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POWERSTRUCTURES : the urban form of regulations

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dc.contributor.advisor Brent Ryan. en_US
dc.contributor.author Noyman, Ariel en_US
dc.contributor.other Massachusetts Institute of Technology. Department of Architecture. en_US
dc.date.accessioned 2015-10-14T15:04:21Z
dc.date.available 2015-10-14T15:04:21Z
dc.date.copyright 2015 en_US
dc.date.issued 2015 en_US
dc.identifier.uri http://hdl.handle.net/1721.1/99301
dc.description Thesis: S.M., Massachusetts Institute of Technology, Department of Architecture, 2015. en_US
dc.description Cataloged from PDF version of thesis. en_US
dc.description Includes bibliographical references (pages 232-236). en_US
dc.description.abstract This thesis aims to explore the relationship between urban form and law, regulation and policy in the built environment. It depicts the roots, the necessity and exponential growth of regulations across the urbanized world and portrays their effects on urban design and architecture. Through several contemporary case studies, this thesis investigates the power and flux of regulation on the formation of modern cities. It focuses on the hidden mechanisms that construct or dissemble cities, setting the argument for lawmaking as an act of design. Moreover, this thesis depict the design, deployment and operation of a Tangible Regulation Platform, a physical-technological apparatus made for the distilment of regulations. The platform is set to exemplify the effects of regulations on a designated territory, allowing planners, designers, stakeholders and community members a common ground for discussion and decision making. An accessible and self-explanatory tool, this platform illustrates the relationship between urban form and regulations, offering a seamless and transparent process of regulation-based urban design. Lastly, projecting on the foreseen future of law and urbanism, this thesis proposes an alternative data and performance-based approach for the making of new regulations. Beyond excelling the processes of design under regulations, this platform and other new tools are offered to help facilitate a discussion on the way future regulations will be devised, improving both the design processes and their final outcome. en_US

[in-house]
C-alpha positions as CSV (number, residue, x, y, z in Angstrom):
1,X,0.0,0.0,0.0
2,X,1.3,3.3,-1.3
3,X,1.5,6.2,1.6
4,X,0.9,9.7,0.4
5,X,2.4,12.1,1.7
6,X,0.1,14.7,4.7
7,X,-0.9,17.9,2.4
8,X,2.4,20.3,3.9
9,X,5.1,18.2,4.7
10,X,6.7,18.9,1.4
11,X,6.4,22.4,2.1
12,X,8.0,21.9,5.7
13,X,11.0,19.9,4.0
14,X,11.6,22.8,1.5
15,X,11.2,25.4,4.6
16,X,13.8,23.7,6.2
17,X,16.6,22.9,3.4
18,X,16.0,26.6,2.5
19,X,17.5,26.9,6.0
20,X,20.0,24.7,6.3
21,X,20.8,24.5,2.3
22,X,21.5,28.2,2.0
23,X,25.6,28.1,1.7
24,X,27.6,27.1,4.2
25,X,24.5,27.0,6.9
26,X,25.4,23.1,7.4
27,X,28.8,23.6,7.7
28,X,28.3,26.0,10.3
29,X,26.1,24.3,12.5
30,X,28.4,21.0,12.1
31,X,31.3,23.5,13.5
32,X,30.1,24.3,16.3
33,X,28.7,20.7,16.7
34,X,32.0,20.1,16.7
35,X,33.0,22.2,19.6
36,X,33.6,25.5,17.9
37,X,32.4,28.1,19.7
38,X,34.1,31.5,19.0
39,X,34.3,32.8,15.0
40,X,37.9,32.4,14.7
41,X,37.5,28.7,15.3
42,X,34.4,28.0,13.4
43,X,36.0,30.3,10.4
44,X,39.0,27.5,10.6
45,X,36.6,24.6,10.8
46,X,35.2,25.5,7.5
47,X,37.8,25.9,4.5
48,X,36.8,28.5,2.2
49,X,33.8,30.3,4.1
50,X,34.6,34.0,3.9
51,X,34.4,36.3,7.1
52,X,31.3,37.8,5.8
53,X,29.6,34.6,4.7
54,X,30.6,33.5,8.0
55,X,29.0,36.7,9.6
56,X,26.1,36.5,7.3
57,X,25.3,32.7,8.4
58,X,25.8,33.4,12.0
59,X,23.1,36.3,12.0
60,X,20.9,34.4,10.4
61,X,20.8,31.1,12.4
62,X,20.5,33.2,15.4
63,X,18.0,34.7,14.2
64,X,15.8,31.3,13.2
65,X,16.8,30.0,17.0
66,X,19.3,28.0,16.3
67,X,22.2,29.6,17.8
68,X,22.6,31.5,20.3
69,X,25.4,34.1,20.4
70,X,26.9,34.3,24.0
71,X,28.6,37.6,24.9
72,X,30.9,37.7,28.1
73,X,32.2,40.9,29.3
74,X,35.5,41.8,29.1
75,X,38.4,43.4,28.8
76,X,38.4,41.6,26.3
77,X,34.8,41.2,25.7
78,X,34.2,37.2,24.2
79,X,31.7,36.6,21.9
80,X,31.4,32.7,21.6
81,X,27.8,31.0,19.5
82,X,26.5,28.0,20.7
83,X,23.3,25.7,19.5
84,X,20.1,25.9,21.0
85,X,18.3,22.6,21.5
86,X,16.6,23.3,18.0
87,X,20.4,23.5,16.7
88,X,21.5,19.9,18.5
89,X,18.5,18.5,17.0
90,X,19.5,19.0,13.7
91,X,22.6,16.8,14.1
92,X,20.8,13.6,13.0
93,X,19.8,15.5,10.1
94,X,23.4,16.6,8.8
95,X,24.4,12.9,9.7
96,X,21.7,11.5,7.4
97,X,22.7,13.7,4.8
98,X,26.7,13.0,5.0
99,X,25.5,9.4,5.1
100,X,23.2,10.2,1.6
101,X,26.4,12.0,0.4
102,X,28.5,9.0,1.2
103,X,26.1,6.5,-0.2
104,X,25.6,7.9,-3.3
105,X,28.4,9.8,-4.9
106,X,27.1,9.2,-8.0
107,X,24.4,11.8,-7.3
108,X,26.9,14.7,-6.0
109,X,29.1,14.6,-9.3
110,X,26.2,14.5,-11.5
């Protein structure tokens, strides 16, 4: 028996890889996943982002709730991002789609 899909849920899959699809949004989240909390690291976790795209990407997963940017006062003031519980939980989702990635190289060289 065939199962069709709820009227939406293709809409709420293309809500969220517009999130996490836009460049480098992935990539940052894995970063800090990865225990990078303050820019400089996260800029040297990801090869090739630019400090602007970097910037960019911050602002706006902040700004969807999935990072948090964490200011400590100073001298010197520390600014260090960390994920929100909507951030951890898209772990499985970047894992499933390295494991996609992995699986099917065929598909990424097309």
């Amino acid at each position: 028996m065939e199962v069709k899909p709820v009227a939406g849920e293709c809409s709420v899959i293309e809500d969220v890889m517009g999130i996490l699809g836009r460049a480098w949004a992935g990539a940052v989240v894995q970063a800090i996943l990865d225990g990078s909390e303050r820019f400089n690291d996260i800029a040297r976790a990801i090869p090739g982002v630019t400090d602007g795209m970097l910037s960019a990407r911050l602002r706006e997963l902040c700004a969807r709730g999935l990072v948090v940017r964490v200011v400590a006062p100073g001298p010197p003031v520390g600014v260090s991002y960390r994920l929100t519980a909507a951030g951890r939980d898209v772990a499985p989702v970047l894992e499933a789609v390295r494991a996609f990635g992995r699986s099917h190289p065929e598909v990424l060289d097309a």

dc.description.statementofresponsibility by Ariel Noyman. en_US
dc.format.extent 237, 1 unnumbered pages en_US
dc.language.iso eng en_US
dc.publisher Massachusetts Institute of Technology en_US
dc.rights M.I.T. theses are protected by copyright. They may be viewed from this source for any purpose, but reproduction or distribution in any format is prohibited without written permission. See provided URL for inquiries about permission. en_US
dc.rights.uri http://dspace.mit.edu/handle/1721.1/7582 en_US
dc.subject Architecture. en_US
dc.title POWERSTRUCTURES : the urban form of regulations en_US
dc.title.alternative Power structures en_US
dc.title.alternative Urban form of regulations en_US
dc.type Thesis en_US
dc.description.degree S.M. en_US
dc.contributor.department Massachusetts Institute of Technology. Department of Architecture. en_US
dc.identifier.oclc 922927272 en_US


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